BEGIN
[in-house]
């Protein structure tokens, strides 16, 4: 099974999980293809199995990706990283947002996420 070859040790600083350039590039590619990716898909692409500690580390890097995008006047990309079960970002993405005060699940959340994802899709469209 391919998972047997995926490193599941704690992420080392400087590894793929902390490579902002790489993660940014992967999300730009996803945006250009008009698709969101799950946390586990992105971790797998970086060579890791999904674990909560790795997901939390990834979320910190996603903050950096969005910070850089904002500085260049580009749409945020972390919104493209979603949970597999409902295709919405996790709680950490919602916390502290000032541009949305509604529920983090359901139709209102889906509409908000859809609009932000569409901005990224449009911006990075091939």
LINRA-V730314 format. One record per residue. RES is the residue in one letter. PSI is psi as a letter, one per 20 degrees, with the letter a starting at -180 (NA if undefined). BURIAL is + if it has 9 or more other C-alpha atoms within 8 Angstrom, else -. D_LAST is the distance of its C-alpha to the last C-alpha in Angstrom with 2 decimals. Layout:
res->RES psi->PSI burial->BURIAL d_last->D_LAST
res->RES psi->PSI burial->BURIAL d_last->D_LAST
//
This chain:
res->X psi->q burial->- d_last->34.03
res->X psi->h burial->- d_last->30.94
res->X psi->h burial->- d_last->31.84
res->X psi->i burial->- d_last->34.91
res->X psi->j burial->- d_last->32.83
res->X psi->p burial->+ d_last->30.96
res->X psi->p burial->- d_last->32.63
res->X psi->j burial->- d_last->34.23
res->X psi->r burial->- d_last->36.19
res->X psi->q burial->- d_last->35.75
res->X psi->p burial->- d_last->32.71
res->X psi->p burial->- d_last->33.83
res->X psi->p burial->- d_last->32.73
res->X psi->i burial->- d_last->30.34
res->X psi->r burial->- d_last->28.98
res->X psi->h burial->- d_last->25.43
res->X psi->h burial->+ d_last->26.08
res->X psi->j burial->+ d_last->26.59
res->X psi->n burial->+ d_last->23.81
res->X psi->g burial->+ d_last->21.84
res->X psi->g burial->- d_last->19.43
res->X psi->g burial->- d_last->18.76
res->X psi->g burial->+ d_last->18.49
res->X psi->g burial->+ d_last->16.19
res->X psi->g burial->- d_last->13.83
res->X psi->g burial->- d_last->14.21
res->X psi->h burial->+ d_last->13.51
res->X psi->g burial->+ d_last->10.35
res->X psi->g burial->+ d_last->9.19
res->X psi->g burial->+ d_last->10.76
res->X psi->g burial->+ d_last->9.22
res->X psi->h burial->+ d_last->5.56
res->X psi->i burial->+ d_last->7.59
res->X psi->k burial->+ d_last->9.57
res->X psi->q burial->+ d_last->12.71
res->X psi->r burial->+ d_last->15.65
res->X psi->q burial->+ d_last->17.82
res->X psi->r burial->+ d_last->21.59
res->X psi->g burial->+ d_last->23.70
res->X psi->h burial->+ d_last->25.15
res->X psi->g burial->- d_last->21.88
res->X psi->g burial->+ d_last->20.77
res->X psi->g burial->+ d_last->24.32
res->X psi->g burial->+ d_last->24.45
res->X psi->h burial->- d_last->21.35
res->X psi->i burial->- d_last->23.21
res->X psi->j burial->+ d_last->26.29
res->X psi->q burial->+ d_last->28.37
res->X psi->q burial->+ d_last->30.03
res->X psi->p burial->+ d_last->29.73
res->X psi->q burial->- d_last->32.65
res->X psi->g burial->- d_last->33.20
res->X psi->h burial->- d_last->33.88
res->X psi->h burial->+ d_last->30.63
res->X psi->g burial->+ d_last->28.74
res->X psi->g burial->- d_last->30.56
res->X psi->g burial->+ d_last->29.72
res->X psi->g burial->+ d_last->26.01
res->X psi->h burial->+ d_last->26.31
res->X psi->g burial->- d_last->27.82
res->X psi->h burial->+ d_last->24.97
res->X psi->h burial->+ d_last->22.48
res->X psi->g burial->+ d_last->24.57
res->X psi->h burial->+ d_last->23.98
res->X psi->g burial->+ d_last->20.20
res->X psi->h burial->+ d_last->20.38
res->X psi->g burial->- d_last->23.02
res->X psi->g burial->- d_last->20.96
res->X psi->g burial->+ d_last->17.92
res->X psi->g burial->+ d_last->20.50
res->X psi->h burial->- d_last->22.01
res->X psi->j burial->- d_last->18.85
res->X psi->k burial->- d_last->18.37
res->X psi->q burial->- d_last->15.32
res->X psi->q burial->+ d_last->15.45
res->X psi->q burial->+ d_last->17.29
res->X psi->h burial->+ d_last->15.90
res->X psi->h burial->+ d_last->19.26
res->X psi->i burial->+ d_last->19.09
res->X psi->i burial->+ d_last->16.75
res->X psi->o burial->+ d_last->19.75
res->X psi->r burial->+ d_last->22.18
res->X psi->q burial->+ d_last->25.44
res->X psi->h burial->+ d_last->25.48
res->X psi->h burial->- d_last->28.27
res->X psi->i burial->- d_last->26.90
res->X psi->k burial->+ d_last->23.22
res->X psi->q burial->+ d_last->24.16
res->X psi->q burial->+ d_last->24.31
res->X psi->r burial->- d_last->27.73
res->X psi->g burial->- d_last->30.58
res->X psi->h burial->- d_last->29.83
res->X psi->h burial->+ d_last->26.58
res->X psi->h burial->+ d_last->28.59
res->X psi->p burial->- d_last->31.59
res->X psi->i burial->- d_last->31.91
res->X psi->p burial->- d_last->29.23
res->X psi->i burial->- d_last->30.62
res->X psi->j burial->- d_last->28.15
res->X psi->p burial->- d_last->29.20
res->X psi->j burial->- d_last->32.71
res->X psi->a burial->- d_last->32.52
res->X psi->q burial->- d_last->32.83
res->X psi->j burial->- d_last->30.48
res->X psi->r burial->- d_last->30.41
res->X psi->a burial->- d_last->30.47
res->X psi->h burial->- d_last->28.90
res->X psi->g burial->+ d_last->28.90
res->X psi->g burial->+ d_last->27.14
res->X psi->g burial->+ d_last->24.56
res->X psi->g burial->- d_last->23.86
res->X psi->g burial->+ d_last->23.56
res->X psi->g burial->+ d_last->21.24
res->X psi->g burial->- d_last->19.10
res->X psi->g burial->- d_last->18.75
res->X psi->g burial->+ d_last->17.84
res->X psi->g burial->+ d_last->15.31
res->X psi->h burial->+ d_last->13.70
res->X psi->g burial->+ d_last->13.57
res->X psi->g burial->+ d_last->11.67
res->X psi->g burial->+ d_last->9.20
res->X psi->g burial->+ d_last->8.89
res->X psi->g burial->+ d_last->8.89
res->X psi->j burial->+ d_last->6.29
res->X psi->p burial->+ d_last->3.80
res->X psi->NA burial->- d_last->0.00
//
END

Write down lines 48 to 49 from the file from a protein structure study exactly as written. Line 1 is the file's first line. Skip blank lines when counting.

res->X psi->g burial->- d_last->21.88
res->X psi->g burial->+ d_last->20.77